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Willie Nelson rescued 70 horses from slaughterhouses and set them free in his 700-acre ranch in Texas

Willie Nelson rescued 70 horses from slaughterhouses and set them free in his 700-acre ranch in Texas

Has also also co-founded an organization that serves farmers and contributes to agriculture practices.

Willie Nelson, the country music icon, owns a 700-acre ranch in Texas named Luck. He cares for about 70 horses on his ranch.

These are hand-fed twice a day and given access to a large area of farmland. Most importantly, they were all rescued from slaughterhouses. Nelson's horse rescue effort has been ongoing for several years, and it is one of the main reasons he called his property Luck Ranch in the first place.

He told ABC KSAT 12, "When you’re here, you're in Luck, and when you're not, you're out of Luck." He added, "My horses are probably the luckiest horses in the world. They get hand-fed twice a day, and they were just ready to go to slaughter is probably the last thing they remembered, so they’re happy horses."



 

 

Horses are more than just a part of his farm life; they also appear in his music. Nelson composed a song about his lovely rescue horses called "Ride Me Back Home," which was included on his album, released in 2019. The 87-year-old singer-songwriter spends around 200 days a year on the road performing, so it's reasonable that he'd desire the more relaxed life on the ranch with his beloved horses.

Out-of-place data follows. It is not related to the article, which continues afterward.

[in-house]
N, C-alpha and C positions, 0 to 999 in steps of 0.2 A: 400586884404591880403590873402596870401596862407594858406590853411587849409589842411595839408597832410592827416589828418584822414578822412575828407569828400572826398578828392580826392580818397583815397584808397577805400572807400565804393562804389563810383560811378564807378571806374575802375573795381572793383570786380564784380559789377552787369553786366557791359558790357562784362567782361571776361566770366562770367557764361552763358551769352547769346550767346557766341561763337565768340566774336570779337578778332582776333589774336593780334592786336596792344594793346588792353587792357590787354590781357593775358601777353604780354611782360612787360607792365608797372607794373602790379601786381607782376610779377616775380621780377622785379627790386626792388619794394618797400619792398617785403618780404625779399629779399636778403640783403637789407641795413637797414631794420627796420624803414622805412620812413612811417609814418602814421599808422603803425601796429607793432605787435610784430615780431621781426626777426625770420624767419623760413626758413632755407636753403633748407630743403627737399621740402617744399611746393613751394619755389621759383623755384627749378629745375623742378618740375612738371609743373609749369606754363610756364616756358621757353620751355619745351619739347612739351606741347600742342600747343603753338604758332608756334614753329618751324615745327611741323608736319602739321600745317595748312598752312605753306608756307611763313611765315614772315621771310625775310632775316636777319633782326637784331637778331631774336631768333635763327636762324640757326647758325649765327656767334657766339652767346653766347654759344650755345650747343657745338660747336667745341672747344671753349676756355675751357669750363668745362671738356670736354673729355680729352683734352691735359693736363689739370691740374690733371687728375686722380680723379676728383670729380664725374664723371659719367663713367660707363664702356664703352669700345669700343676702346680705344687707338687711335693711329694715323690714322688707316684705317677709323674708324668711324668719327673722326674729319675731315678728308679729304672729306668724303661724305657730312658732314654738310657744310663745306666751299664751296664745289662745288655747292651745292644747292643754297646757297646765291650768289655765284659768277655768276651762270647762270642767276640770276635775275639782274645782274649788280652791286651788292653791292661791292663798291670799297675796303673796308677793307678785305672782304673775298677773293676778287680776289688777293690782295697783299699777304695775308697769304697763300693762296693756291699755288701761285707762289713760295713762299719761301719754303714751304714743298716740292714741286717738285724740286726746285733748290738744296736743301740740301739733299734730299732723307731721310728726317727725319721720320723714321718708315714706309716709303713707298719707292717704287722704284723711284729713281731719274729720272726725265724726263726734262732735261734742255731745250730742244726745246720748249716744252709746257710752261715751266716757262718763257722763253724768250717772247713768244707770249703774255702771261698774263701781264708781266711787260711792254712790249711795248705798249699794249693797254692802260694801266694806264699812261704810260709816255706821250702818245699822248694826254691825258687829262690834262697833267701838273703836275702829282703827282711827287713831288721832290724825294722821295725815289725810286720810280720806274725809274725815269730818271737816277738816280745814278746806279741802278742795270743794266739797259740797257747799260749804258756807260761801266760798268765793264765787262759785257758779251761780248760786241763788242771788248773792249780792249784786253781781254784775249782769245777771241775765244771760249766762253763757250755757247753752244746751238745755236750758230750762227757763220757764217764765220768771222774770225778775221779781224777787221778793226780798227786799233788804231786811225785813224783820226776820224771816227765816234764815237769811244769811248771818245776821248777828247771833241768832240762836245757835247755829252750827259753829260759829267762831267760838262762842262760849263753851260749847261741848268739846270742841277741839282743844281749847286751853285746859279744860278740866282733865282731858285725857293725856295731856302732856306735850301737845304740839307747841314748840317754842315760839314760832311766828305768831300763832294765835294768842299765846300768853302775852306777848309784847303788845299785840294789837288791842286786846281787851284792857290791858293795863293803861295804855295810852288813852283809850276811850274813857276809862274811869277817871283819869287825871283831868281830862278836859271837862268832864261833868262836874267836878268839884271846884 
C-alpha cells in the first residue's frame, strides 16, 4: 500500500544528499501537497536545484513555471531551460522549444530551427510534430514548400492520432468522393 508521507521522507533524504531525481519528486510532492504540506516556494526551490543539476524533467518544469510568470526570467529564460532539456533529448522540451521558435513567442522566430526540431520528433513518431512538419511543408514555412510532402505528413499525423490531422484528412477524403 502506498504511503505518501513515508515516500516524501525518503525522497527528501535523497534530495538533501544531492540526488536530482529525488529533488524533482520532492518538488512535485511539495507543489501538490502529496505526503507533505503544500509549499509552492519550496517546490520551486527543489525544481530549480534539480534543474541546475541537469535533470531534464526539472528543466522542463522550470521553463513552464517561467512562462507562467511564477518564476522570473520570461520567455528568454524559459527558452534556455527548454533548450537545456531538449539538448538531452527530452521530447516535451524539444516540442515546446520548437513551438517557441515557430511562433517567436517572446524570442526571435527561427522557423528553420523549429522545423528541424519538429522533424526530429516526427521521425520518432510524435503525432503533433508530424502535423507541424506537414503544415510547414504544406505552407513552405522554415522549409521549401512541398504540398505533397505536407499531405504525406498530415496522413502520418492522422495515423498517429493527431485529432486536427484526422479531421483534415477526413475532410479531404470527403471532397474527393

He said, "It’s a lot of traveling and being away from home. But that’s what we do." Nelson's gigs, with the exception of a benefit performance for then-senatorial contender Beto O'Rourke in 2018, are devoid of politics. He said, "We leave all of that at home. I think that’s why a lot of people show up, because they don’t have to worry about what they’ve been watching on TV all day."



 

 

Nelson, who is in good health and lives a relatively stress-free life, remarked that it hasn't always been that way, as seen by his IRS difficulties. He said, "I remember that I remember those guys." He has subsequently paid off his debts and moved on.

Nelson's commitment to on-the-ground generosity isn't limited to horse rescue. He also helps suffering American farmers through Farm Aid, a non-profit he co-founded. Farm Aid has been working relentlessly for 30 years, "to build a system of agriculture that values family farmers, good food, soil and water, and strong communities." Farm Aid also hosts yearly food and music festivals at which some of the biggest stars in country music get together to raise funds for farmers and express appreciation for everything they do for our country.

Cover Image Source: Getty Images/Rick Kern 

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